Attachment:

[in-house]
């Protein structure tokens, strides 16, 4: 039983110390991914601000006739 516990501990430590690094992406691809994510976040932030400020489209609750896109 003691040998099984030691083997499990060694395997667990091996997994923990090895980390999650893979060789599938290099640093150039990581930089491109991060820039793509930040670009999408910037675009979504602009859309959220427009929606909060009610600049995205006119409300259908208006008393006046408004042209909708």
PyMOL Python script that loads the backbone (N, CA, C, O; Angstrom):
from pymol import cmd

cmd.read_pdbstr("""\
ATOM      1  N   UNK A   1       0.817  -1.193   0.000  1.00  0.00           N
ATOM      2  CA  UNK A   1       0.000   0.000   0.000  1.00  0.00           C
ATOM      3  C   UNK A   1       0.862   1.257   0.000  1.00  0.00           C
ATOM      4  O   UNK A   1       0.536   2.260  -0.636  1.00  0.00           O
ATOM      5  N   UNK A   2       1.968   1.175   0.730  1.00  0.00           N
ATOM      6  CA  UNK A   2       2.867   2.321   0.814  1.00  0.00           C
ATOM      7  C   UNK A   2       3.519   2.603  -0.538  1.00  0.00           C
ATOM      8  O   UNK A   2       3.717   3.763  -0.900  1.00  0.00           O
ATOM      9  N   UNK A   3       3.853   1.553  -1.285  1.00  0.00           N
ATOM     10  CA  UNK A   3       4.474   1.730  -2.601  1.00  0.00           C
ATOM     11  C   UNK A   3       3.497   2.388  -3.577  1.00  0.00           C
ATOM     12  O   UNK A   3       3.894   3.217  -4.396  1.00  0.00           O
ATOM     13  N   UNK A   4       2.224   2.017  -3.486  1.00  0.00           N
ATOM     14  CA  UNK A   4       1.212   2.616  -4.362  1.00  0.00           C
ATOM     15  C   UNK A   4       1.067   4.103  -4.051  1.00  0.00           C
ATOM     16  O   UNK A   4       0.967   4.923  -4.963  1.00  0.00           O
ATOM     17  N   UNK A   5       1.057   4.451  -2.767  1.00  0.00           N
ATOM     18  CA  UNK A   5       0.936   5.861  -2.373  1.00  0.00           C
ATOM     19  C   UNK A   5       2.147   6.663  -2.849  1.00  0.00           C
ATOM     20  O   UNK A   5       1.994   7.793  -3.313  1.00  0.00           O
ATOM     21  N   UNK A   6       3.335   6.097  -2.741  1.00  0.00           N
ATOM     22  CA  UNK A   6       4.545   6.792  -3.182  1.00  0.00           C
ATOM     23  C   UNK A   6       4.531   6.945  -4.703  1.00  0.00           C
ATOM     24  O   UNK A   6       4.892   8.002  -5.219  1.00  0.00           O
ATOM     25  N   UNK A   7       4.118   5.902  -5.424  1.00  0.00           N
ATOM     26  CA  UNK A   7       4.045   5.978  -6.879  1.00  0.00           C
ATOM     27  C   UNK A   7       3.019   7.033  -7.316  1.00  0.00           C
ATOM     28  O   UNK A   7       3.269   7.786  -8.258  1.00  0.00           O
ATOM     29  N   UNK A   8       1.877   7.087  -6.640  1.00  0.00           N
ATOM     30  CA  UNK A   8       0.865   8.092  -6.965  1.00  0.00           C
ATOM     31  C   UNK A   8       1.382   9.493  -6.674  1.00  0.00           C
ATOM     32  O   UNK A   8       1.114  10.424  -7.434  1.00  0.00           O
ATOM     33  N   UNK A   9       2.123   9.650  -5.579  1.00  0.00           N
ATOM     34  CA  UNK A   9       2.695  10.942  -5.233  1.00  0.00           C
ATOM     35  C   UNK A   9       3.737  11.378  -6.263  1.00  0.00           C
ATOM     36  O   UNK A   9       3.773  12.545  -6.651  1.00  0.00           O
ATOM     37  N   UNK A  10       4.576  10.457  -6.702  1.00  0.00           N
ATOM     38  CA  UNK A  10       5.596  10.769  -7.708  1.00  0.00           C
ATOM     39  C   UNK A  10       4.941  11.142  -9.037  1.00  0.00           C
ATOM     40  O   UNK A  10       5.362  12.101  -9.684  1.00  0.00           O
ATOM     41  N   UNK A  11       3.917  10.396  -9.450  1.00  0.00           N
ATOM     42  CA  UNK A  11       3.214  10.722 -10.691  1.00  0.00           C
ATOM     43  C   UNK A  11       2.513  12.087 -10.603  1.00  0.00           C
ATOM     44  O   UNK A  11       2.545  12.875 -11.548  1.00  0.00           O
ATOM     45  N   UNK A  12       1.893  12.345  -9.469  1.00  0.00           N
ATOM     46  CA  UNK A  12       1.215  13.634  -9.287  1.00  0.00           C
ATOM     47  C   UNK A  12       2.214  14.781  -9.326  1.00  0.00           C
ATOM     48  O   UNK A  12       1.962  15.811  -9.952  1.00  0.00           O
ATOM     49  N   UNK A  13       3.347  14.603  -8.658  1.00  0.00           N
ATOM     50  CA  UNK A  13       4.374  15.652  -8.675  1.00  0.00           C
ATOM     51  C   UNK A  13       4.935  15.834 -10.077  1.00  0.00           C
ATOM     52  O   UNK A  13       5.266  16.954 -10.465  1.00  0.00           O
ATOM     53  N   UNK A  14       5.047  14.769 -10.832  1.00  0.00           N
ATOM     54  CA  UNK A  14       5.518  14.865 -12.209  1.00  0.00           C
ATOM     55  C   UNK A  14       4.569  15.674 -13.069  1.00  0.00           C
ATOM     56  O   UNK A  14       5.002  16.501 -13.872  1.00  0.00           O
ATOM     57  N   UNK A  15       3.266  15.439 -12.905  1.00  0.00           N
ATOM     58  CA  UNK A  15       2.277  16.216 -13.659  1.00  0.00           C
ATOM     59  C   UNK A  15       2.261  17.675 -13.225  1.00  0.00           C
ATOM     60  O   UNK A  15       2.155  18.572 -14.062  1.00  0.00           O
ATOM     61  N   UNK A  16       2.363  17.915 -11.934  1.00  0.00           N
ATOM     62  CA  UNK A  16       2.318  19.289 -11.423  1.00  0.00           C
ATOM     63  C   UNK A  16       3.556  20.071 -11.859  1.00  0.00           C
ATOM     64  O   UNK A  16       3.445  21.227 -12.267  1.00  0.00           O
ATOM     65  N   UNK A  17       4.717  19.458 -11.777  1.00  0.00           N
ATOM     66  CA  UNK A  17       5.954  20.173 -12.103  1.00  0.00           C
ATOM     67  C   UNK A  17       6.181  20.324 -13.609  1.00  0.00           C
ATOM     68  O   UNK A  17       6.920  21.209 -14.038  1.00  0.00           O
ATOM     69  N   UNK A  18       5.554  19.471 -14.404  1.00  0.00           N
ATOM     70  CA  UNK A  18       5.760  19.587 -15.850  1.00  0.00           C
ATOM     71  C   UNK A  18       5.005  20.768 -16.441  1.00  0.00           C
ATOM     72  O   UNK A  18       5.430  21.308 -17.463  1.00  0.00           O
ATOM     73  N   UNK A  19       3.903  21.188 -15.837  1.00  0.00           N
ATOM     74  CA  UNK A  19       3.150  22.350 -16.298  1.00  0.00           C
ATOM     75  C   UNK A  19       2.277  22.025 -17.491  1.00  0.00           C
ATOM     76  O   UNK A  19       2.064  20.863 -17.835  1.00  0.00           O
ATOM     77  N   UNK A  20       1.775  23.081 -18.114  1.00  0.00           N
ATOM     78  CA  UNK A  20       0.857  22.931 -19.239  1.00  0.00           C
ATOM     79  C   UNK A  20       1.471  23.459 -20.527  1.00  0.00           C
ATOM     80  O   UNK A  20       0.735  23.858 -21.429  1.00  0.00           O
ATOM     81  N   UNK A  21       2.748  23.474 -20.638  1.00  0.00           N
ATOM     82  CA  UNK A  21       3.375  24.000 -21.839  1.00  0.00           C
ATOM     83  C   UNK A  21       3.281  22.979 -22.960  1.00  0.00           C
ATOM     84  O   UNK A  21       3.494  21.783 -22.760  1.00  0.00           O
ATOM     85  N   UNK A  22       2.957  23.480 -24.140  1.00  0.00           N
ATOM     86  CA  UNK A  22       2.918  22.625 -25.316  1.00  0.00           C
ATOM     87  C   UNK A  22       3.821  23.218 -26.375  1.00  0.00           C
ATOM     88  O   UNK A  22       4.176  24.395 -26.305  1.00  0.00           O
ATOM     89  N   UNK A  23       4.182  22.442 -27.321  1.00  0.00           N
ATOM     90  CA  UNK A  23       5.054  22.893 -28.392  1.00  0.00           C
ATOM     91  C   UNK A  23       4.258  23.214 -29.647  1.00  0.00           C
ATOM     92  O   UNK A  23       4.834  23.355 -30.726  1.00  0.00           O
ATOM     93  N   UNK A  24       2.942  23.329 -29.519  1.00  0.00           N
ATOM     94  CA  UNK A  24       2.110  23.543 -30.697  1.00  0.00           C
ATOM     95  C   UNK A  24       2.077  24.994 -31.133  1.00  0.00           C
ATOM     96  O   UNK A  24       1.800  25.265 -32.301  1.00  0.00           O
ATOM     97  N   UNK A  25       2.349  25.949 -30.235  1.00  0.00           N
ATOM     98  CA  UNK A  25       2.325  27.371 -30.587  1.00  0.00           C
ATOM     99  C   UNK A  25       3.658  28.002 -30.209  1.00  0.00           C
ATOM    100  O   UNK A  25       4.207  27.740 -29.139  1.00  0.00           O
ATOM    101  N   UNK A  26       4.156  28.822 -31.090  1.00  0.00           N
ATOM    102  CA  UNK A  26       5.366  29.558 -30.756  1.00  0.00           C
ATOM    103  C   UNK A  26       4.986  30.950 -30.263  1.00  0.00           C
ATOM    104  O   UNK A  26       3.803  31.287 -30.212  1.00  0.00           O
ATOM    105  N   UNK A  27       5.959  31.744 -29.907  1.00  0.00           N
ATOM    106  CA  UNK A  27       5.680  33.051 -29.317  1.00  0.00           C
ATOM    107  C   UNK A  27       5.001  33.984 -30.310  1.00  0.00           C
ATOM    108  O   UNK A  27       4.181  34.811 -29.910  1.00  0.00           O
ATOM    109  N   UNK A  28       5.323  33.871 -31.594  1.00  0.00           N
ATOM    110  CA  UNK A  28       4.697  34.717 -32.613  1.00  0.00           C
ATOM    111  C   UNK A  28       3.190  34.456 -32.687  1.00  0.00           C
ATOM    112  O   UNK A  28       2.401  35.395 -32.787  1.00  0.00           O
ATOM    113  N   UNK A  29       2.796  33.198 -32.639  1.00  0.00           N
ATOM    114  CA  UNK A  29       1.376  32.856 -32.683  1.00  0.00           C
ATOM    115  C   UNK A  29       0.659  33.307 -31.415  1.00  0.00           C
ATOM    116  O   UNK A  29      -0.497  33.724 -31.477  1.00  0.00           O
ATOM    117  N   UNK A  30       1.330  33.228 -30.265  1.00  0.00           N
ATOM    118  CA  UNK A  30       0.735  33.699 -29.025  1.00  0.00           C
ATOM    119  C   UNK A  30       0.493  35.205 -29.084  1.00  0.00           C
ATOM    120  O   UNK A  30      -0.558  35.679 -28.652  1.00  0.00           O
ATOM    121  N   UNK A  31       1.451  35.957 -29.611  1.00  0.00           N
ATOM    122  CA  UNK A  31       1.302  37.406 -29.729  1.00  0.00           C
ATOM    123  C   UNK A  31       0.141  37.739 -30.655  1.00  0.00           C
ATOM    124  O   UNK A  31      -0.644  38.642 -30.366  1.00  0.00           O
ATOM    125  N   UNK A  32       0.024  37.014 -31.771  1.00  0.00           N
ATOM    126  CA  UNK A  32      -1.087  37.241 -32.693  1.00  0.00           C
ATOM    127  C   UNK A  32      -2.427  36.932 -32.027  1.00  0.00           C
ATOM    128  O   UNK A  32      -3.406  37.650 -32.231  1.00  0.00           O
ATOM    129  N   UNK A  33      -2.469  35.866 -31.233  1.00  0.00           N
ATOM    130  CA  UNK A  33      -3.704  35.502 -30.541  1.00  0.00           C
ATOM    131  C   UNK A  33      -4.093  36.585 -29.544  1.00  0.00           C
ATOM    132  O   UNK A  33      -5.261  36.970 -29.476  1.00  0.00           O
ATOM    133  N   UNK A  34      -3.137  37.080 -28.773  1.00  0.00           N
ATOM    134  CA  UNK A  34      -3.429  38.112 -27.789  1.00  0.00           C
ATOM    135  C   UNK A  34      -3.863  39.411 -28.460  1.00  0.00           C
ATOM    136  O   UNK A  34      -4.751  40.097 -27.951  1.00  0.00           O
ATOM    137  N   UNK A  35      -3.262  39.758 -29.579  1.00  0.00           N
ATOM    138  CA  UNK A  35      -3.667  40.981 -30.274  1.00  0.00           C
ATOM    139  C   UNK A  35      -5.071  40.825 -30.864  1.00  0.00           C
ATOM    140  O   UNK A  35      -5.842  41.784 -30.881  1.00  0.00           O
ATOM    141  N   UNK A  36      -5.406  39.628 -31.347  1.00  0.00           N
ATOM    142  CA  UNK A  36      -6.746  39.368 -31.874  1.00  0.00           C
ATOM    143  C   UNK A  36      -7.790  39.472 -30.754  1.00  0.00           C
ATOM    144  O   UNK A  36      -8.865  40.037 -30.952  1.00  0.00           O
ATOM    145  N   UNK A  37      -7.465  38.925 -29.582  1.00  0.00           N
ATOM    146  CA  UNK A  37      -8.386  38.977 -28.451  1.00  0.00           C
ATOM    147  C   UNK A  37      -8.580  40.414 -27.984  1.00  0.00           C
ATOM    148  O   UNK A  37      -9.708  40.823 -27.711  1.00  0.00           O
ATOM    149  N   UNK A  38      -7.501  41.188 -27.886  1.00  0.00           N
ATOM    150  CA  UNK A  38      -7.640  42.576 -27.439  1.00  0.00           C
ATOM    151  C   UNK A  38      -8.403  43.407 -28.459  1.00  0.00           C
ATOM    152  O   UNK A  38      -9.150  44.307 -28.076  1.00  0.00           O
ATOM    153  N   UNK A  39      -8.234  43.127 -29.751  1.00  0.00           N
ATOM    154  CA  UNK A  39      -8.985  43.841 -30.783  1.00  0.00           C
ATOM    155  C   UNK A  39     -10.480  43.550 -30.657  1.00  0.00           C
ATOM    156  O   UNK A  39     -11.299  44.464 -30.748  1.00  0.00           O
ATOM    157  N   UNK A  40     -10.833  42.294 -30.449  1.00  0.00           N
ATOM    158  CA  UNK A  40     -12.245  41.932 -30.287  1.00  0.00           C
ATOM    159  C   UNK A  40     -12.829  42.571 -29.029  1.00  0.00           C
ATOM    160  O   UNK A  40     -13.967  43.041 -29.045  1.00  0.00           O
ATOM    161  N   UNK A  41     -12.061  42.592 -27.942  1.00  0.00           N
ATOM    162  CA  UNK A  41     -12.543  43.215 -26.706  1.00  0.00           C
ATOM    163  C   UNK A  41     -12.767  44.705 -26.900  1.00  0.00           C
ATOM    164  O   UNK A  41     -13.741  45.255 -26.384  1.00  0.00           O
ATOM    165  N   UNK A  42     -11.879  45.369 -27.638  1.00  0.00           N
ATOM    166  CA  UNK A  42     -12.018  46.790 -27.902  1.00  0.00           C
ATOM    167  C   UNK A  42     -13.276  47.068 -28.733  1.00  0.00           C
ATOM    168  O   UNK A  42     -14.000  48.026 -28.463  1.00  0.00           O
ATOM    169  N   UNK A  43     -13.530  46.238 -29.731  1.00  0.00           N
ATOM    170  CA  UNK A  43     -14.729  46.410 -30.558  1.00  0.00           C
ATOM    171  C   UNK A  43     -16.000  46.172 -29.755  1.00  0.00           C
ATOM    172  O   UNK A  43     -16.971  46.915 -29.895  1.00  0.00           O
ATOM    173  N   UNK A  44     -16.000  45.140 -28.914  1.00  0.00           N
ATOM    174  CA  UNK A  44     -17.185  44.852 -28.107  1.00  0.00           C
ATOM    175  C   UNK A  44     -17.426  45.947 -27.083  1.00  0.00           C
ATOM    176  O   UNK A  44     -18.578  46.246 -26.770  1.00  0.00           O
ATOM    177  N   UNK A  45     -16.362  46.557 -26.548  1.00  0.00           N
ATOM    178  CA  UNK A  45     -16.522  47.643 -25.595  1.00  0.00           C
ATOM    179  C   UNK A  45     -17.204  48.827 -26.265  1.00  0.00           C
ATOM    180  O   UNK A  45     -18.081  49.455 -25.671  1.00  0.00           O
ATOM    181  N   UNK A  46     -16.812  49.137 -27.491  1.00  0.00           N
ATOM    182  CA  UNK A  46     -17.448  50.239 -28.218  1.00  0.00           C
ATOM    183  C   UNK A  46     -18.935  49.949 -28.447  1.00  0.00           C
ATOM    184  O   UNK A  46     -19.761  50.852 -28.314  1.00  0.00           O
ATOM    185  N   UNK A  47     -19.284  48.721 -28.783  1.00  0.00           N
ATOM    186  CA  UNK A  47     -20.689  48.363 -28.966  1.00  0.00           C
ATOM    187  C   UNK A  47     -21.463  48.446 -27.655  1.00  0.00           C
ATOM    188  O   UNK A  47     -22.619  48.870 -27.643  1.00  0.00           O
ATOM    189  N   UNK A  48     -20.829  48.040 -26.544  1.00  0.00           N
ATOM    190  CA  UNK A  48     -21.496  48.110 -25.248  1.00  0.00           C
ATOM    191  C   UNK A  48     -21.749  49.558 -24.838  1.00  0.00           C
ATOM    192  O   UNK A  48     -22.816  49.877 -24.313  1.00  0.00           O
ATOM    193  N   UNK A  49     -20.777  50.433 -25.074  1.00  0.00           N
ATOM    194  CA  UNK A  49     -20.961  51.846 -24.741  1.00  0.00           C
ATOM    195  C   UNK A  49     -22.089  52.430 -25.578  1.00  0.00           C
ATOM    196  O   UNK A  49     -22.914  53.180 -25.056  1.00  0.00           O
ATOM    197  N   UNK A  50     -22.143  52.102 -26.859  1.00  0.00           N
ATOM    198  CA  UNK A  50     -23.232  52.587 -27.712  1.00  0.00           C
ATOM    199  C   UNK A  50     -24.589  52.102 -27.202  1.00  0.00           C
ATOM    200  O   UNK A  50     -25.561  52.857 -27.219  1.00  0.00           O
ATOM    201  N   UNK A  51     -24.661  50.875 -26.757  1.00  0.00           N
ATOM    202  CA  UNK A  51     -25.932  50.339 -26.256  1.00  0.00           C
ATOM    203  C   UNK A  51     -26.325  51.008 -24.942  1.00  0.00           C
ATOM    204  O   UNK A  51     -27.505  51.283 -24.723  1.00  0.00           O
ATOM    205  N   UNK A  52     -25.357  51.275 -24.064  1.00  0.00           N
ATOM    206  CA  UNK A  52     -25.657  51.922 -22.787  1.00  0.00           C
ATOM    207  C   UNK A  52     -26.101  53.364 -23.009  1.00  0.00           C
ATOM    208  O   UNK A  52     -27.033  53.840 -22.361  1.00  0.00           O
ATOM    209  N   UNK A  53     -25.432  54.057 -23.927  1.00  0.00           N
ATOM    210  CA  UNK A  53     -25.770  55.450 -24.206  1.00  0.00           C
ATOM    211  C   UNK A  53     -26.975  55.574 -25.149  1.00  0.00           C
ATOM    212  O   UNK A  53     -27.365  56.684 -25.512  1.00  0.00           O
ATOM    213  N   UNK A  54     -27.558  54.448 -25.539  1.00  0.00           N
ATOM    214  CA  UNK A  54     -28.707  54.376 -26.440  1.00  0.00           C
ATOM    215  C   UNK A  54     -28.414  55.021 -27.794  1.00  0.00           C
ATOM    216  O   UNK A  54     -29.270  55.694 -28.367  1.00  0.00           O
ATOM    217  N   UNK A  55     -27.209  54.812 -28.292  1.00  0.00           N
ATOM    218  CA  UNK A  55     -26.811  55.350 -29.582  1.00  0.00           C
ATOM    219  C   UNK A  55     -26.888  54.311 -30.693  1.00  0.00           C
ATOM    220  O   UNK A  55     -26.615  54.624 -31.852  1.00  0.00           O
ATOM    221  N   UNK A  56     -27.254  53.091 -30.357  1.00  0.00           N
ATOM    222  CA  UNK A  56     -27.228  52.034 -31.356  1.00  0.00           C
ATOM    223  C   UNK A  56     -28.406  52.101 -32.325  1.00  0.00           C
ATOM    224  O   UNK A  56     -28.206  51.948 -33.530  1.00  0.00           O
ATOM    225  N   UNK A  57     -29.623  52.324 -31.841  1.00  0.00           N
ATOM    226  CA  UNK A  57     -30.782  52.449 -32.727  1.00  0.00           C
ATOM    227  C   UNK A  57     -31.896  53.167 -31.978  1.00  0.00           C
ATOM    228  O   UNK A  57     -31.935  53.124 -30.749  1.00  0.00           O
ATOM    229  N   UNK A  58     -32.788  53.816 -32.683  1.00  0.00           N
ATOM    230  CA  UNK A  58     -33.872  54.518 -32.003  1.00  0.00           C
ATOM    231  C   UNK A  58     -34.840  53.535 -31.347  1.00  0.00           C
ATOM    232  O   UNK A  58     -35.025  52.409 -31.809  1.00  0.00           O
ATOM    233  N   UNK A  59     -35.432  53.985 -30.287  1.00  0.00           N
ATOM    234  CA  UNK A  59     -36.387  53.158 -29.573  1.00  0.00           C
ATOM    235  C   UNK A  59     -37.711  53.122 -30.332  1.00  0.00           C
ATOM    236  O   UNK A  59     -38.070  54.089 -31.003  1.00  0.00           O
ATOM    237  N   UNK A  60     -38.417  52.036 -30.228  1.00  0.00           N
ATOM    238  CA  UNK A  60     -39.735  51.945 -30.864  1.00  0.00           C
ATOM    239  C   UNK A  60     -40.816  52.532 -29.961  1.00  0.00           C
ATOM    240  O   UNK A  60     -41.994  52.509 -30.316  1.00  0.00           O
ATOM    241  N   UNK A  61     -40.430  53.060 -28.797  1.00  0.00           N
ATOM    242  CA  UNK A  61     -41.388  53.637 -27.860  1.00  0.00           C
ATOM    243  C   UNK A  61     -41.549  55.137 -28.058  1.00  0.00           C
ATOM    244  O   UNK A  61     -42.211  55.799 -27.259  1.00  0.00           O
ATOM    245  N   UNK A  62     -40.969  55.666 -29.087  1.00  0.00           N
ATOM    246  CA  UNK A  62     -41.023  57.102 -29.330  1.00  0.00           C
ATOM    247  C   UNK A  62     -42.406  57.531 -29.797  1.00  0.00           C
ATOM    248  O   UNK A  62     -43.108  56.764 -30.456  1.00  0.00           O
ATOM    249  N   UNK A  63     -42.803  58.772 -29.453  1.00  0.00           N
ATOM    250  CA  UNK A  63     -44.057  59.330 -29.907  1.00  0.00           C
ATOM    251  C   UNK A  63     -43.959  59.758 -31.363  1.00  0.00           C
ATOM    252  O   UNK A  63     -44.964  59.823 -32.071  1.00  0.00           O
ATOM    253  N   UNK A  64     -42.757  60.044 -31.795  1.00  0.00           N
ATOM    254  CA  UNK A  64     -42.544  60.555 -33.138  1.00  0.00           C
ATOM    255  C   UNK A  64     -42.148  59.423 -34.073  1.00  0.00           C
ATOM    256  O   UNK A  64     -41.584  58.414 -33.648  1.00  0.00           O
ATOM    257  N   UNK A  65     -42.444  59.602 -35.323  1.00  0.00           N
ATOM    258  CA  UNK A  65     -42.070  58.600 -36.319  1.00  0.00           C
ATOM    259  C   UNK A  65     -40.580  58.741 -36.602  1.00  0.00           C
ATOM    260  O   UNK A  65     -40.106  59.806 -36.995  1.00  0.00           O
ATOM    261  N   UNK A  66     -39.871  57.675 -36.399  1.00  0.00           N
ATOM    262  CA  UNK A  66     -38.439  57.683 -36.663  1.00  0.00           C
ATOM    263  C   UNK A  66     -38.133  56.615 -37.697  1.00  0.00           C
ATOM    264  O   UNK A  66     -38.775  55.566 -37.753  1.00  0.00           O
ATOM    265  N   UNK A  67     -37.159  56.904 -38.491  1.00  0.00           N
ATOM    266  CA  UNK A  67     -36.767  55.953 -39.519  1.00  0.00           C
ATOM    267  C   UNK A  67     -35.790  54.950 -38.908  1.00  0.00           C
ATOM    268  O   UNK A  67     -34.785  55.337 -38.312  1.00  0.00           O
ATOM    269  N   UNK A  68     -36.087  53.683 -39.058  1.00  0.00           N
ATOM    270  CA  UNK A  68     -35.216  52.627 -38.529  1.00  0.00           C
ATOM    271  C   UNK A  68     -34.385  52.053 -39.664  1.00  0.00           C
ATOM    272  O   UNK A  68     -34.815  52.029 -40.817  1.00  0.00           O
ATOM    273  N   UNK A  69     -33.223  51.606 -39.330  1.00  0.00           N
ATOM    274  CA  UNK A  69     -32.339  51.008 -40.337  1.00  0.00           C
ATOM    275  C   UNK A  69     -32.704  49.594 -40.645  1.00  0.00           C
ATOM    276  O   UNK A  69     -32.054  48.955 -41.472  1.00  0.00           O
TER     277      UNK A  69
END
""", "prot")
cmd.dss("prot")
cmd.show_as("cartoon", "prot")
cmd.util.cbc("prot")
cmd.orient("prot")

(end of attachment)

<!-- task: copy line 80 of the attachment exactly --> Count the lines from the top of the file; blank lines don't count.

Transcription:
ATOM     75  C   UNK A  19       2.277  22.025 -17.491  1.00  0.00           C